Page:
Special Report – A Third Update
We have now seen significant responses from both the Federal Reserve and the Federal Government to the threat that the Coronavirus pandemic represents to the economy. The monetary policy came first with a .5% cut to the Fed Funds rate, followed quickly by an additional 1% cut on Sunday evening to bring us to 0% interest rates again. Monetary policy tools were implemented to provide liquidity in the financial markets and ensure that the financial system continues to work as expected. The Federal Government has revealed the extent of fiscal stimulus we can expect, and the numbers are significant. In addition, a 90-day extension to file and pay federal tax returns and liabilities has been announced.
The seriousness with which much of the public is taking this incredible set of circumstances has escalated since last weekend. Along with school closures we are now seeing temporary store closures (Macy’s and Dick’s Sporting Goods), bars and restaurants closed to in-store patrons, California state parks shutdown, Costco implementing strong social distancing measures, and the list goes on.
The end goal of social distancing policies and financial policies are the same: flatten the curve. For social distancing and shutdowns, it is to flatten the growth curve of the virus. For fiscal and monetary policy, it is to flatten the curve of the steep economic slowdown.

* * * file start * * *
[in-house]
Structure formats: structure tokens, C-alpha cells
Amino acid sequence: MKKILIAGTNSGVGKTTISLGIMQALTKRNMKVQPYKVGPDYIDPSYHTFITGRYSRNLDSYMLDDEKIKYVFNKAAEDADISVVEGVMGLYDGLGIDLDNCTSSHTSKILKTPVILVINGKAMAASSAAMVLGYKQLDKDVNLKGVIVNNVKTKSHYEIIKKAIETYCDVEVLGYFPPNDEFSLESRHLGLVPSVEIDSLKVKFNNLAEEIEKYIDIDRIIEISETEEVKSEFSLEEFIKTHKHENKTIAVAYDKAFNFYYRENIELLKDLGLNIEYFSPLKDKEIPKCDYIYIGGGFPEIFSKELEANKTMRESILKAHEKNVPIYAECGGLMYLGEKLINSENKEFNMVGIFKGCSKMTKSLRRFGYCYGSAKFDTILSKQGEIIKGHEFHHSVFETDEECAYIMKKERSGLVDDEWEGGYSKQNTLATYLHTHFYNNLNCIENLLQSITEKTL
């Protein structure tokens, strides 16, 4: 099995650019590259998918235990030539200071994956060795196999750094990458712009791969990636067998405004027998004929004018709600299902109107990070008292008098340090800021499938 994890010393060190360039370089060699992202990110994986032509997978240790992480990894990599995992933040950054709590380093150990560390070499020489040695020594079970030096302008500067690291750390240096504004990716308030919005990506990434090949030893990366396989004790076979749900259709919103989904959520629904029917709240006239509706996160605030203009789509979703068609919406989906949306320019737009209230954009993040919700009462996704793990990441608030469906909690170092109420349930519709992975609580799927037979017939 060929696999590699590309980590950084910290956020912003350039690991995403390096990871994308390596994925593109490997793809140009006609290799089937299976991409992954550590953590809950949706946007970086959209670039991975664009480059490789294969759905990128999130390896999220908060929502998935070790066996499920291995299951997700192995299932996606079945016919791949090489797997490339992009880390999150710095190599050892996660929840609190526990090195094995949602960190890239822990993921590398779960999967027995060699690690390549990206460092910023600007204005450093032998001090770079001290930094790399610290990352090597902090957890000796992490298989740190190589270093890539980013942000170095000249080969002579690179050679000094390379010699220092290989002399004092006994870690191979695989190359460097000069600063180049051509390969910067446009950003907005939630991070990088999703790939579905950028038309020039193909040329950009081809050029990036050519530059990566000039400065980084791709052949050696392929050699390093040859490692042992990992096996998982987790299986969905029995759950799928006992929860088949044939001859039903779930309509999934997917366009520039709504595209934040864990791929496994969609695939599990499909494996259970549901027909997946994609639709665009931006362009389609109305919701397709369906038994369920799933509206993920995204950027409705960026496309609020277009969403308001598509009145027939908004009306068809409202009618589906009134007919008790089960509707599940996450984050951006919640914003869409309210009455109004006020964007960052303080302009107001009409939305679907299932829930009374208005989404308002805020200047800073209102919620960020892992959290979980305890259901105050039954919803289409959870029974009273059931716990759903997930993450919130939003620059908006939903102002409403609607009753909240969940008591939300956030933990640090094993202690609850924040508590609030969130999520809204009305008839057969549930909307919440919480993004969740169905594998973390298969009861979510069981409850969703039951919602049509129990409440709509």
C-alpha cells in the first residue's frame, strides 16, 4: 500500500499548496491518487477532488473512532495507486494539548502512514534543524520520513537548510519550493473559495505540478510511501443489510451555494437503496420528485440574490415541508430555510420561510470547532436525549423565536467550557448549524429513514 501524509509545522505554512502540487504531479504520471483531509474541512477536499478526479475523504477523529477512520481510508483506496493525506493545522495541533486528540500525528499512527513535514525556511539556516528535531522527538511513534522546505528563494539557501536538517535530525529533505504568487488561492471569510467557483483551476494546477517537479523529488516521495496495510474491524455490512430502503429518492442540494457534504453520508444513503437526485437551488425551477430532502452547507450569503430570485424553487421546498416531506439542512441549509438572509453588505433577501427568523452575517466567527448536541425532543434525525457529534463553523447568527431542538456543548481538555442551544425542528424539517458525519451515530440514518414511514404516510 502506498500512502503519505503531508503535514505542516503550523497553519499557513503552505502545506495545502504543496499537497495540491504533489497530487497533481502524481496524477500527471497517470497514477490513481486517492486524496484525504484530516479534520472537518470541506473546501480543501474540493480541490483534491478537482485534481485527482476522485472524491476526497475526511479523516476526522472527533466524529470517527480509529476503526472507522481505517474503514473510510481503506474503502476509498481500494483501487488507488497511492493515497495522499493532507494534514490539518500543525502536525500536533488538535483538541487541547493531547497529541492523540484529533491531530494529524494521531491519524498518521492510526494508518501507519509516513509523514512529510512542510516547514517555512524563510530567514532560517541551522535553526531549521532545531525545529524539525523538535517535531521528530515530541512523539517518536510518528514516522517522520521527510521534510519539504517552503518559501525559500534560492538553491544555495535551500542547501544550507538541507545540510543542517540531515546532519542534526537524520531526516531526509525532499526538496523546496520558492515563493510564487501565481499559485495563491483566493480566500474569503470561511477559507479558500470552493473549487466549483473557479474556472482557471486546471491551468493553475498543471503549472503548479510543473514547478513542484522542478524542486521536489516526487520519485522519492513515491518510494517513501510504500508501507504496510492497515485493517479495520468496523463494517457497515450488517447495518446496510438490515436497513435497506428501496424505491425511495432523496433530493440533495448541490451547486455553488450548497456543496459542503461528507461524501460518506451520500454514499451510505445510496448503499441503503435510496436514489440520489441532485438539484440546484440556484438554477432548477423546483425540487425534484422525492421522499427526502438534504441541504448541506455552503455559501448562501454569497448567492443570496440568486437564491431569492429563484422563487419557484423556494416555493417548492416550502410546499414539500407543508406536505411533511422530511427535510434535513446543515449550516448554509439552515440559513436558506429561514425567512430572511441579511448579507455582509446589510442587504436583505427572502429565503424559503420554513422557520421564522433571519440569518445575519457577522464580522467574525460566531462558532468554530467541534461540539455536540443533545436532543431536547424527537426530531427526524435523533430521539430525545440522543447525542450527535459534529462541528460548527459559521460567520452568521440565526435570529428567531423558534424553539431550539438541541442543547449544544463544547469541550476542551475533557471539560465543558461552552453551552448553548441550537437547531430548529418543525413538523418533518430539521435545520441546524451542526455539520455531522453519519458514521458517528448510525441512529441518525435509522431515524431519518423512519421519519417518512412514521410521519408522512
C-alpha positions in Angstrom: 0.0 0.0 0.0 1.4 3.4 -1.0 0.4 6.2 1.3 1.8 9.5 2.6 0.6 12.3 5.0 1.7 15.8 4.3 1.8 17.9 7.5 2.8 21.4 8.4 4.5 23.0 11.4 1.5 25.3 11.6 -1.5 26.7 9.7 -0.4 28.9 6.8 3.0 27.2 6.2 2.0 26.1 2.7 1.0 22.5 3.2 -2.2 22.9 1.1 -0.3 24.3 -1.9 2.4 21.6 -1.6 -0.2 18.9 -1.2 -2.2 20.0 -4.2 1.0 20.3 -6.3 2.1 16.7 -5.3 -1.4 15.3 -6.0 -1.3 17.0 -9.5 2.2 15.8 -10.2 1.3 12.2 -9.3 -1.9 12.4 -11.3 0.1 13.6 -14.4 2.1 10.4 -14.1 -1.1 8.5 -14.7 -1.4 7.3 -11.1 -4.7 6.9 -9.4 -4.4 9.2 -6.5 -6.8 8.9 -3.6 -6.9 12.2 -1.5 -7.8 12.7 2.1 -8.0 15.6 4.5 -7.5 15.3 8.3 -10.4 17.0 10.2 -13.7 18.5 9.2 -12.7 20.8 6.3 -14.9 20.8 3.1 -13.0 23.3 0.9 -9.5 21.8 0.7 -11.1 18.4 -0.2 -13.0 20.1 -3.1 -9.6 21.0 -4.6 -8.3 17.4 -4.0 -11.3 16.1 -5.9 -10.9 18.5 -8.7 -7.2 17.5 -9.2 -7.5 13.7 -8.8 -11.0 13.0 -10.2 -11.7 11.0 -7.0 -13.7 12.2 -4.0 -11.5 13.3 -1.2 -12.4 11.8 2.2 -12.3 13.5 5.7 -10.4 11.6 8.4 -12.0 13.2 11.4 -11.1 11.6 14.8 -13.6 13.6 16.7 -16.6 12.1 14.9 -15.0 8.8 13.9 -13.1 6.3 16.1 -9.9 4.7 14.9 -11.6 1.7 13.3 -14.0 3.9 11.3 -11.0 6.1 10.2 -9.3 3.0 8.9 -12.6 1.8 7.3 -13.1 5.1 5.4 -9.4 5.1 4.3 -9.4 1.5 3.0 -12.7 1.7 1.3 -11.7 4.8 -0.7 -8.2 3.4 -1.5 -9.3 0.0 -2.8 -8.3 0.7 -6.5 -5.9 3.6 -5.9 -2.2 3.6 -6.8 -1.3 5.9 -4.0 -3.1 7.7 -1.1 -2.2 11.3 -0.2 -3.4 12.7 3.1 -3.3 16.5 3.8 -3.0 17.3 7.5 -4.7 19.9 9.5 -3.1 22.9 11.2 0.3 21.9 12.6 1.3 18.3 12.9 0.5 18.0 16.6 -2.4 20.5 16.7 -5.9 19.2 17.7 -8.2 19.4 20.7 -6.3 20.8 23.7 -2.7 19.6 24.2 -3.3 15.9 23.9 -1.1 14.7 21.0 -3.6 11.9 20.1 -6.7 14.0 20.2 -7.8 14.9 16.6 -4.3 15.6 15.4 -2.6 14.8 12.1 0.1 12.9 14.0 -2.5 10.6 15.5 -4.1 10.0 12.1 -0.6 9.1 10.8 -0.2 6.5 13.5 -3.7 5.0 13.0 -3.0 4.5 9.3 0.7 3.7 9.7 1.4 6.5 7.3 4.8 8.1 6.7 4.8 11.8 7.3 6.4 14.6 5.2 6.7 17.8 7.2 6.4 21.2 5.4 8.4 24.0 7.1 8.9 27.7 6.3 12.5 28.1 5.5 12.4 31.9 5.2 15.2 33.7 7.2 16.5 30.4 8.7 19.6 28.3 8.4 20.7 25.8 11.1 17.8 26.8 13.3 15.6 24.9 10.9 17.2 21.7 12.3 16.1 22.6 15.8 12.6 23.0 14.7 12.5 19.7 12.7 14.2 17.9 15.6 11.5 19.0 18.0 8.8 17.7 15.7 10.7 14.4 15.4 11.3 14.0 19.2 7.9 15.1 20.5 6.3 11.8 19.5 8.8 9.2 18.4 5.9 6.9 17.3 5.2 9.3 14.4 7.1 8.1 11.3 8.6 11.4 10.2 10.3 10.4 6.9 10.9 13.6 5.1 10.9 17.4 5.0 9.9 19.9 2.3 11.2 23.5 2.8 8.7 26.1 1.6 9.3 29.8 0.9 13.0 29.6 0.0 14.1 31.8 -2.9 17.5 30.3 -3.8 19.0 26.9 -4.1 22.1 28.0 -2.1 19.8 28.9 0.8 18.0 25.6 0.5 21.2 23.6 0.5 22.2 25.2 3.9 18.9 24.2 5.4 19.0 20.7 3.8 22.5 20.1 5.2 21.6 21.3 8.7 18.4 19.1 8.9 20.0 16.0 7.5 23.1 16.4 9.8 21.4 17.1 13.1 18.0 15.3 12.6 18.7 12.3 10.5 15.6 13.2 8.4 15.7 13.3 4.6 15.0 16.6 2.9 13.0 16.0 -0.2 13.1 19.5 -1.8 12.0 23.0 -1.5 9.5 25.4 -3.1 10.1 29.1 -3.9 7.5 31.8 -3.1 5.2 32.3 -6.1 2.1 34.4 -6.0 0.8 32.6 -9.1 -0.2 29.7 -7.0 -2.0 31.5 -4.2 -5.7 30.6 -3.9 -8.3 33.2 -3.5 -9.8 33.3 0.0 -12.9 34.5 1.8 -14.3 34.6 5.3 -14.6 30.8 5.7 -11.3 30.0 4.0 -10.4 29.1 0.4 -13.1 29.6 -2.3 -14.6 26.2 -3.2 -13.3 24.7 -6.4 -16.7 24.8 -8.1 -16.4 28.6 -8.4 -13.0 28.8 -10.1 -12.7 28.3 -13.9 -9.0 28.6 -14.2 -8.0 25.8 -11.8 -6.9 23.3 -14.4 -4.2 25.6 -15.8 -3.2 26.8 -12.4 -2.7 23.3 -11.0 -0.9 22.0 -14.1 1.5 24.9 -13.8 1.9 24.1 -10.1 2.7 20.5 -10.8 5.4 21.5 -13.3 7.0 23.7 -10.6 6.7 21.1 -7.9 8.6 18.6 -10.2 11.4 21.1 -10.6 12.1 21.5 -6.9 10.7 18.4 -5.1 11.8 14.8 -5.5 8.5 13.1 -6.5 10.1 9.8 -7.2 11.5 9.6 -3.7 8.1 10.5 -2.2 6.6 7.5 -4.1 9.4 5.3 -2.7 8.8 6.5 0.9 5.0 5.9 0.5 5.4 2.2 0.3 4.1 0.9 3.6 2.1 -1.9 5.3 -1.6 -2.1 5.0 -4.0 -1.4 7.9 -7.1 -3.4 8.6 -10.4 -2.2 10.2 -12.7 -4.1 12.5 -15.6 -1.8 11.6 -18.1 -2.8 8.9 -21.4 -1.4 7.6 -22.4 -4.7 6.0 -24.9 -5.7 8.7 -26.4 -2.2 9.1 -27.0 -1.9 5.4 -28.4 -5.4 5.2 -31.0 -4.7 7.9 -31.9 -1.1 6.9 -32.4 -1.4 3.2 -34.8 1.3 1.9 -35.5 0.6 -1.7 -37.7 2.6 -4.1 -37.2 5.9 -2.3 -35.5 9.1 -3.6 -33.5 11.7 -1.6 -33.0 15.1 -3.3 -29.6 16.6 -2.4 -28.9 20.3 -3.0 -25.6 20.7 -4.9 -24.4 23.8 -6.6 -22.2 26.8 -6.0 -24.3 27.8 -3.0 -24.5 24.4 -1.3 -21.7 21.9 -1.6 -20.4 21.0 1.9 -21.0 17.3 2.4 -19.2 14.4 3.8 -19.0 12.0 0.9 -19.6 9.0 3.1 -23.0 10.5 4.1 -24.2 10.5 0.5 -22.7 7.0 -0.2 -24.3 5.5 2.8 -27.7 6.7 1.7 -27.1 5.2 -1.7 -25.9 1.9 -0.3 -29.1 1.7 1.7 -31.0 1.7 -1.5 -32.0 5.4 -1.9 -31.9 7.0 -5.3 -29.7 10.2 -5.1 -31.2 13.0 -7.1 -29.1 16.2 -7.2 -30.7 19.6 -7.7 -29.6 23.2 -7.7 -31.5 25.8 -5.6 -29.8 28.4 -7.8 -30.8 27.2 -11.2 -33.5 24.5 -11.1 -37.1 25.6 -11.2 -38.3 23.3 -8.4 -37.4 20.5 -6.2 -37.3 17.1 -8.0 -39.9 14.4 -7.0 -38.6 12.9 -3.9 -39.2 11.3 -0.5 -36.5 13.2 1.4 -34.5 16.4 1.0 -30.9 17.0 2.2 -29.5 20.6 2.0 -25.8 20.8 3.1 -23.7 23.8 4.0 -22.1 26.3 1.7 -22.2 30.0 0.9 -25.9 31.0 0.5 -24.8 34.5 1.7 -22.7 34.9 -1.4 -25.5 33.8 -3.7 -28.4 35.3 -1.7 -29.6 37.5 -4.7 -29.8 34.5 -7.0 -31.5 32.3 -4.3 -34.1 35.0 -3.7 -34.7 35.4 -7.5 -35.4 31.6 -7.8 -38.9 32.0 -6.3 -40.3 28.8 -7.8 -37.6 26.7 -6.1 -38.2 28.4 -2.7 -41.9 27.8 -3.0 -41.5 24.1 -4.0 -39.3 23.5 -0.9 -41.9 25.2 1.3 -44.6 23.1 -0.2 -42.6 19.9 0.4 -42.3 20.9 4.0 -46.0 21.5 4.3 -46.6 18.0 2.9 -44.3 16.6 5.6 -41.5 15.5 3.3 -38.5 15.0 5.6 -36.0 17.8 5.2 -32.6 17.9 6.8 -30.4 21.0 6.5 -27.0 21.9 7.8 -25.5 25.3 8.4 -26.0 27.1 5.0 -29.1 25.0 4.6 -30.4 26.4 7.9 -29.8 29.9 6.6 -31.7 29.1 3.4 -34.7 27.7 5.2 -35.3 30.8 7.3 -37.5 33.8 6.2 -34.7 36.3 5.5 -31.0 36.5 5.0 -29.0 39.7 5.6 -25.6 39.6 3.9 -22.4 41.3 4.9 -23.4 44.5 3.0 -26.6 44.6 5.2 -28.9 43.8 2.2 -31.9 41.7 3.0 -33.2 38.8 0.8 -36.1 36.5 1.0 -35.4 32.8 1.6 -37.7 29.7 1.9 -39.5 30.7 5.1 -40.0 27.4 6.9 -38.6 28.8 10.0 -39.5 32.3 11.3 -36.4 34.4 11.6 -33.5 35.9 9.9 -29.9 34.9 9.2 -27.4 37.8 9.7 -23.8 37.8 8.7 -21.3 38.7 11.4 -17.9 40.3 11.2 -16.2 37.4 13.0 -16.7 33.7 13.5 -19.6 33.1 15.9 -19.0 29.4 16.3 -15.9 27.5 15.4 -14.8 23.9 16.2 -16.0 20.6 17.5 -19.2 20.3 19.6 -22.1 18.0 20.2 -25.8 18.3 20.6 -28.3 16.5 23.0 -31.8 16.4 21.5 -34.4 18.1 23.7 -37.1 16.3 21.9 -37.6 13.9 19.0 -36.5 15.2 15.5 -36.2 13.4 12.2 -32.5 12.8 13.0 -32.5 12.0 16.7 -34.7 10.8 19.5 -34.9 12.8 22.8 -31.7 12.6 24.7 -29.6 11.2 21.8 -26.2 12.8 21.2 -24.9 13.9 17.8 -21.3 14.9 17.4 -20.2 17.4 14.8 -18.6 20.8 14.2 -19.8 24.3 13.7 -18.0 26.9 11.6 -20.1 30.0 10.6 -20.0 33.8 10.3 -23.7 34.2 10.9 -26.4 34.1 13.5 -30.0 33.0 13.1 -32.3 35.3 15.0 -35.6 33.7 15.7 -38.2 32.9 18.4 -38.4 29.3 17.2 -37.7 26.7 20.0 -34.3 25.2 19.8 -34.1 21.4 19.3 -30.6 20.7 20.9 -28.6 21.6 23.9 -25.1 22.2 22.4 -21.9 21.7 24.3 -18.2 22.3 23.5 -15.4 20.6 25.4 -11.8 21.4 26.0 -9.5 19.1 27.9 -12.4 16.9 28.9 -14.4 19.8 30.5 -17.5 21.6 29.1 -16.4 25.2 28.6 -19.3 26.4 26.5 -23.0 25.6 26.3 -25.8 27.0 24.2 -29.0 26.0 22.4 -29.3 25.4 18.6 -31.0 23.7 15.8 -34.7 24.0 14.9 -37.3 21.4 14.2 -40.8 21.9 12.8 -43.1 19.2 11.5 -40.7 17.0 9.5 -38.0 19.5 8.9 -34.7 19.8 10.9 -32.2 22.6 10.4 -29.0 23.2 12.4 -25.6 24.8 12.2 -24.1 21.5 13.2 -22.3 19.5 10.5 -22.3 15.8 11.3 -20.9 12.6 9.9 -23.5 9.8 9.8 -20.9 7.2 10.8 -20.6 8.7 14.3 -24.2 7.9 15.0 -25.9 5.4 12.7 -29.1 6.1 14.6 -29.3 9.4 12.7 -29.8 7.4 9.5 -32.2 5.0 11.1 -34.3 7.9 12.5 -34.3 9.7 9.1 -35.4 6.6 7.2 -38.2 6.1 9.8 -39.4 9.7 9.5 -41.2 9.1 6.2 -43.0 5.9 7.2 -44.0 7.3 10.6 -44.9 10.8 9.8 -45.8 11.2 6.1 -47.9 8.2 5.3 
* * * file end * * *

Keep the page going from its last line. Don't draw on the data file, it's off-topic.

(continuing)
“I’LL RESIST THE IMPULSE TO GUESS” – the financial markets
“I’ll resist the impulse to guess,” was the response by Fed Chairman Jerome Powell when asked in the most recent Federal Reserve Press Conference, performed via teleconference, as to the length of time we are looking at to work this shock out of the system. This was preceded by a comment that “it’s in fact unknowable”.
The good news from his press conference came from his description of the financial system. “We’ve built a very resilient financial system. The banks are highly capitalized, lots of liquidity, much better at understanding and managing their risks, their resilience to stress. So, our financial stability focus, our focus on events like this over the last 10 years will pay dividends in the sense that you have a much more resilient financial system than you’ve had before”.
A key concern for us has been the response of the bond markets to what is happening. The last time we faced a large crisis, bonds moved in tandem with stocks until the differences between good and bad debt were figured out. It can be hard to remember, but we would walk into the office each day wondering what major company or institution would be declaring bankruptcy next. A key component of managing risk inside of our portfolios is to offset stocks with bonds and cash, so any dislocation in this area is problematic.